New perspectives on the collective risk of extratropical cyclones
Stephenson, David B.
Holland, Mark P.
Quarterly Journal of the Royal Meteorological Society
Reason for embargo
In this study, the relationship between the frequency and intensity of extratropical cyclones over the North Atlantic is investigated. A cyclone track database of extended October-March winters was obtained from the National Centers for Environmental Prediction and National Center for Atmospheric Research (NCEP-NCAR) reanalysis. A large positive correlation is found between winter cyclone counts and local sample mean vorticity over the exit region of the North Atlantic storm track in this cyclone track database. Conversely, a negative correlation is found over the Gulf Stream. Possible causes for the dependence are investigated by regressing winter cyclone counts and local sample mean vorticity on teleconnection indices with Poisson and linear models. The indices for the Scandinavian pattern, North Atlantic Oscillation and East Atlantic Pattern are able to account for most of the observed positive correlation over the North Atlantic. To consider the implications of frequency intensity dependence for the insurance industry, an aggregate risk metric was used as a proxy for the annual aggregate insured loss. Here, the aggregate risk is defined as the sum of the intensities of all events occurring within a season. Assuming independence between the frequency and intensity results in large biases in the variance and the extremes of the aggregate risk, especially over Scandinavia. Therefore including frequency intensity dependence in extratropical cyclone loss models is necessary to model the risk of extreme losses.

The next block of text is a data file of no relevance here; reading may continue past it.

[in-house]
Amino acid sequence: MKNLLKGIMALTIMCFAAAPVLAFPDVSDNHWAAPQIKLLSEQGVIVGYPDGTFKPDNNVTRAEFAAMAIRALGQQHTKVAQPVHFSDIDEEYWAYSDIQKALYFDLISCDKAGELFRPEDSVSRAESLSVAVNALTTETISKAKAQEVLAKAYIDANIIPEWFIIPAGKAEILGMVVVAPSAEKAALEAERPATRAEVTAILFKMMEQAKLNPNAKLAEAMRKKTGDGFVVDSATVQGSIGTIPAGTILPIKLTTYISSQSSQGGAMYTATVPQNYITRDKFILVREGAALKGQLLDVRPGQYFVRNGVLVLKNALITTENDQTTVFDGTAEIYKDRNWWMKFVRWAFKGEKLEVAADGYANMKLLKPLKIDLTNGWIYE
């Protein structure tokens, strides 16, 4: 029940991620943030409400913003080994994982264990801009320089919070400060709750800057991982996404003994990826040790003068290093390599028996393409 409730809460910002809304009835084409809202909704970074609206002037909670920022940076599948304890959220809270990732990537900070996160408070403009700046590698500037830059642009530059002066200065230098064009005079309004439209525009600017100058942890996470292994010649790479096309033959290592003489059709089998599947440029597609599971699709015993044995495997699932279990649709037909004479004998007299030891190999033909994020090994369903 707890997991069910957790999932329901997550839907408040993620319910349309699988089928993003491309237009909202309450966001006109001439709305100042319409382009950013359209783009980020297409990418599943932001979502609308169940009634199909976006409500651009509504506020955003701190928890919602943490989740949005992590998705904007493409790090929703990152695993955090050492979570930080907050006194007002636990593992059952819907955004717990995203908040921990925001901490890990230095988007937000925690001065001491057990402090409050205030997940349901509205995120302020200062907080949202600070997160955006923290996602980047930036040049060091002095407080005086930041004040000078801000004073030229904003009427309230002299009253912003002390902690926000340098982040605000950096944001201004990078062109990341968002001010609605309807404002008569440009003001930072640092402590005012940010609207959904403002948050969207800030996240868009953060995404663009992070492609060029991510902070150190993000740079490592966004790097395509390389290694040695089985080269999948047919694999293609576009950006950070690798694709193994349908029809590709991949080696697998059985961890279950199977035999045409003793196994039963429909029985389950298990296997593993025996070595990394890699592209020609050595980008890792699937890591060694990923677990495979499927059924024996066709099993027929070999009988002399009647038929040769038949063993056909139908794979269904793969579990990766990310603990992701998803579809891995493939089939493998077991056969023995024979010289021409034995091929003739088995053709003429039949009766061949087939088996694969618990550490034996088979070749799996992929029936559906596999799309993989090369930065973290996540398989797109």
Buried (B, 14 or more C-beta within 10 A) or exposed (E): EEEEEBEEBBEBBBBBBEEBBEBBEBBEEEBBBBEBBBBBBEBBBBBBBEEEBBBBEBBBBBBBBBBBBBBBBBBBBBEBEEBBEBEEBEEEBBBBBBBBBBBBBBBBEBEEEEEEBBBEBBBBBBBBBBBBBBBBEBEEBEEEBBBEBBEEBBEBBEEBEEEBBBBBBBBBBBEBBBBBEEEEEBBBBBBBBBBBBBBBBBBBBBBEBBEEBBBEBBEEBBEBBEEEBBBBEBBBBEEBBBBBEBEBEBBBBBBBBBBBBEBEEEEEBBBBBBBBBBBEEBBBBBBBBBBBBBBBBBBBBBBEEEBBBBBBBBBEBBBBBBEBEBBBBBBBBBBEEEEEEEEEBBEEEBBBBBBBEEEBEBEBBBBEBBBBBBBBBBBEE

Natural Environment Research Council (NERC)
Willis Research Network
© 2015 Royal Meteorological Society
Author's final accepted version. The version of record was first published online 29 September 2015, before inclusion in an issue and is available from doi: 10.1002/qj.2649
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Q. J. R. Meteorol. Soc. (2015) DOI:10.1002/qj.2649